Three Lessons from an Eating Disorder

During my teens and 20s I struggled with emotional and dysfunctional eating, and by the time I was in my mid-20s, this developed in to bulimia. After working with a psychologist and doing a complete overhaul of my physical, mental and emotional health, I was able to heal from this. Below are my big 3 lessons from this journey.

1. Even the best intentions can lead to mistakes…and that’s okay!

measuring-tapeMy eating disorder started from a really good place. I was determined to get my health on track by losing some weight. I was really committed to my goal, and with that determination, I saw great results. Results that were so good, they were addictive. I was receiving lots of compliments, I had a new wardrobe of beautiful clothes and was finally enjoying physical activity for the first time in my life.

But somewhere along the lines, my values and priorities changed. I was willing to sacrifice all other areas of my life in order to achieve that goal. Every time I got close to achieving it, I decided to move the goal posts further away. Just another kg, just another gym class etc etc. The trouble with living my life in this way was that, I thought it was a really good thing. I couldn’t see where things were becoming out of balance or slowly unraveling.

It wasn’t until things completely fell over that I realised that my best intentions were not actually the best thing for me. We can start out on the right foot, but lose sight of the bigger picture. Remember that you can change course and realign when you need to.

2. Mistakes are an essential part of the journey.

When we adjust our course, it doesn’t have to be a complete 180 turn around. There is much value in the past, even if we were out of whack at the time.

When we face challenges in life, we can try to be optimistic and see the silver lining. And that’s great, but it doesn’t always work right? Sometimes when these challenges are really tough, it can feel almost fake or unrealistic to try to find a positive in it.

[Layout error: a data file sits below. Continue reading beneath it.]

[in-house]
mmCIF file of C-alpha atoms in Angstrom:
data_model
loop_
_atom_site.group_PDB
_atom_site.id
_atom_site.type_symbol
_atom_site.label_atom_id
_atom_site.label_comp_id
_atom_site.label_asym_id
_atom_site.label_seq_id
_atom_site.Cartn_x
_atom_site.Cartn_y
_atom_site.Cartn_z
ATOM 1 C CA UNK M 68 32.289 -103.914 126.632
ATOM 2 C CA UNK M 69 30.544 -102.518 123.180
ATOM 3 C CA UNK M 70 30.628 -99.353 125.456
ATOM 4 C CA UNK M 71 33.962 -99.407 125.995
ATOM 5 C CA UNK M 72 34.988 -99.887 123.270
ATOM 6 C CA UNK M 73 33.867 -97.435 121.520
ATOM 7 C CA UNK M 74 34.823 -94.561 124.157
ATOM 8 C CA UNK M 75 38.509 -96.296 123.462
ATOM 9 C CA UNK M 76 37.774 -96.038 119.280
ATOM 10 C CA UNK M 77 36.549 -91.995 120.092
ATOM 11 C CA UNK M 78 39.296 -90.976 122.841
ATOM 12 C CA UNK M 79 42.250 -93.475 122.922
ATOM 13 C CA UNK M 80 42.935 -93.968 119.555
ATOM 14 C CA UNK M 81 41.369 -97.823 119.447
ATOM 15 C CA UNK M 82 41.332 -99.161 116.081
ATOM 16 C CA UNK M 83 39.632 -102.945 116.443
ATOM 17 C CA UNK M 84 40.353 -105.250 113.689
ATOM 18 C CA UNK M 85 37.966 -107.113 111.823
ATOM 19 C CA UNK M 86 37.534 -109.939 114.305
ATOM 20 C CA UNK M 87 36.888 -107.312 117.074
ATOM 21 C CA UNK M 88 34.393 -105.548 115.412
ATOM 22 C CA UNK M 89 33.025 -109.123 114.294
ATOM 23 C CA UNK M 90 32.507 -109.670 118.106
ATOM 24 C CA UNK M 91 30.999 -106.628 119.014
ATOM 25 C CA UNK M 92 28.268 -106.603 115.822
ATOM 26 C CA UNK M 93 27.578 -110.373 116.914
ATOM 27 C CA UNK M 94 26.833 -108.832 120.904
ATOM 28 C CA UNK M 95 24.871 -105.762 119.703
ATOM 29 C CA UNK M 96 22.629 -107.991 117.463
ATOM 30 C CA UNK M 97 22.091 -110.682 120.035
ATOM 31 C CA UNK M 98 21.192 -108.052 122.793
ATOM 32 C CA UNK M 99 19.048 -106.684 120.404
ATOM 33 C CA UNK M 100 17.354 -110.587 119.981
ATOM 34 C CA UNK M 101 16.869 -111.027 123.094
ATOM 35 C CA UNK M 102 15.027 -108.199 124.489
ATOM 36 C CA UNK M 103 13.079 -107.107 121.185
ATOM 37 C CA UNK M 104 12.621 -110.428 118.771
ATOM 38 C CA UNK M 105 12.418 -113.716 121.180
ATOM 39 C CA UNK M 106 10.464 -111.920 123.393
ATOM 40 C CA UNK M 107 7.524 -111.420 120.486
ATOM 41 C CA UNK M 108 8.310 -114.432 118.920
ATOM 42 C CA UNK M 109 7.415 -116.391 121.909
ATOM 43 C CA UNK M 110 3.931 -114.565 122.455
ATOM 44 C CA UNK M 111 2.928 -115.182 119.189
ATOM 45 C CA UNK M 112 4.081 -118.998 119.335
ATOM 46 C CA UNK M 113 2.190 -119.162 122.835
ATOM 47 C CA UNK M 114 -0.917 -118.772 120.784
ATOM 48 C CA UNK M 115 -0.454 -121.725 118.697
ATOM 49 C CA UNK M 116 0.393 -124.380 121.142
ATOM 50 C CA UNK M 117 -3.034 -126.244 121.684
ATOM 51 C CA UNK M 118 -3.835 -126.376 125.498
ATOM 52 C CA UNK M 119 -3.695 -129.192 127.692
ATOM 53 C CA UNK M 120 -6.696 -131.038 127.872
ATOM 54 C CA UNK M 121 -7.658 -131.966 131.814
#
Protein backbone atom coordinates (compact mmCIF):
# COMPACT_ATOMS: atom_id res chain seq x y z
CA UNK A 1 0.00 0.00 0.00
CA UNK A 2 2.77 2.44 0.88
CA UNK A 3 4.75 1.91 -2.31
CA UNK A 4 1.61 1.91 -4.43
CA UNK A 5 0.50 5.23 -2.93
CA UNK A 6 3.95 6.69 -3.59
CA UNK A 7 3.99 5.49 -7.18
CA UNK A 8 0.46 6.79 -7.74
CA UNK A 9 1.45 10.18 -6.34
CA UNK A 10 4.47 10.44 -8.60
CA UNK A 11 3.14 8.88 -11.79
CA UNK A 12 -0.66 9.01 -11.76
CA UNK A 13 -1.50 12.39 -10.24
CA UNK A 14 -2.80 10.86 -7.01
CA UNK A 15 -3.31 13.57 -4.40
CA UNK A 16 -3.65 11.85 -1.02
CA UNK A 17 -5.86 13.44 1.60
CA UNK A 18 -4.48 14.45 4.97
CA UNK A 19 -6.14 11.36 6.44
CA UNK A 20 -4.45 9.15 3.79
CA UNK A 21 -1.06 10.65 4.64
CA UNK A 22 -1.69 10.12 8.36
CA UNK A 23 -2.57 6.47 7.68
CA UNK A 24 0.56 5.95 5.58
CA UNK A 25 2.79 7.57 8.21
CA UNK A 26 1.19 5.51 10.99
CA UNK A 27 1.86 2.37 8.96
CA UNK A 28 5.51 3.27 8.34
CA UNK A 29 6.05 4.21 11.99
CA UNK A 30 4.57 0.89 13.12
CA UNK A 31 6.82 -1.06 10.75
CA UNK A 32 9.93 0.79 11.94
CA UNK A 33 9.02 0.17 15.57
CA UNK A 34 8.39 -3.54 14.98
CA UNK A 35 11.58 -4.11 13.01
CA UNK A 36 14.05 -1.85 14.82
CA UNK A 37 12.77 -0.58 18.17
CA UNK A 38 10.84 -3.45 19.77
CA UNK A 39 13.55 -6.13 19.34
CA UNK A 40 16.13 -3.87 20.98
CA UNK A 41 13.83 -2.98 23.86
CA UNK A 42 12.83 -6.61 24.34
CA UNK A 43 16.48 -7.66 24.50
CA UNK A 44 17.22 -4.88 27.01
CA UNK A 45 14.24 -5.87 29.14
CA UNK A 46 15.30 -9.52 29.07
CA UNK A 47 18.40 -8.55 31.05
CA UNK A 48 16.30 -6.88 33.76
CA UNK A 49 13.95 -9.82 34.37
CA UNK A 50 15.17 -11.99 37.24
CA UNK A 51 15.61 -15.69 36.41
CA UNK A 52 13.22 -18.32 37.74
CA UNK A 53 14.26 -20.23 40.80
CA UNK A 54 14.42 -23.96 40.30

But what I found in my experience is that a profound gratitude for each and every life experience can lead to greater healing, and within that, greater strength.

What if you were truly to believe that every “negative” experience in life is actually essential, non-negotiable and unavoidable?

In 2014, I took a course on Living Intuitively by The Little Sage which changed my perspective on this type of thing quite significantly. From their perspective, you (your soul) sign up for life lessons before you incarnate, and you choose family you will be born into as they will support you to learn those lessons. Therefore, the lessons are our fate, but how we learn them is our free will.

By changing our perspective on our challenges, we can chose to see them as essentials for our learning and growth in this lifetime. From that perspective, I believe that the challenge of my eating disorder, and the consequences on my physical and emotional health, were actually essential for me to re-evaluate my values and vision for my life. I had to learn how to heal. It lead me where I am today, here, talking (typing) to you.

3. It’s so important, well I would go as far as to say CRUCIAL, to feel your emotions.

For me, the obsession with meal planning, grocery shopping, cooking, counting calories and exercising (to extreme) became one great big distraction from how I actually felt about myself. A deep food obsession prevented me from feeling and expressing sadness, anxiety, stress, shame, anger and resentment of myself. When I got a tiny whiff of a negative emotion, I turned to cooking, exercising, or stuffing my face silly before quickly “rectifying” the damage as if it had never happened.

This topic is a big one, so I’ve broken it into an article series that will be featured here on my blog during May.  Keep your eyes peeled for more!


If you liked this article, you may be interested in My Challenges with Self-Esteem.


If you are suffering with an eating disorder, please take the gigantic step to seek professional help. I worked closely with a psychologist to assist with my healing journey. For further information, visit The Butterfly Foundation

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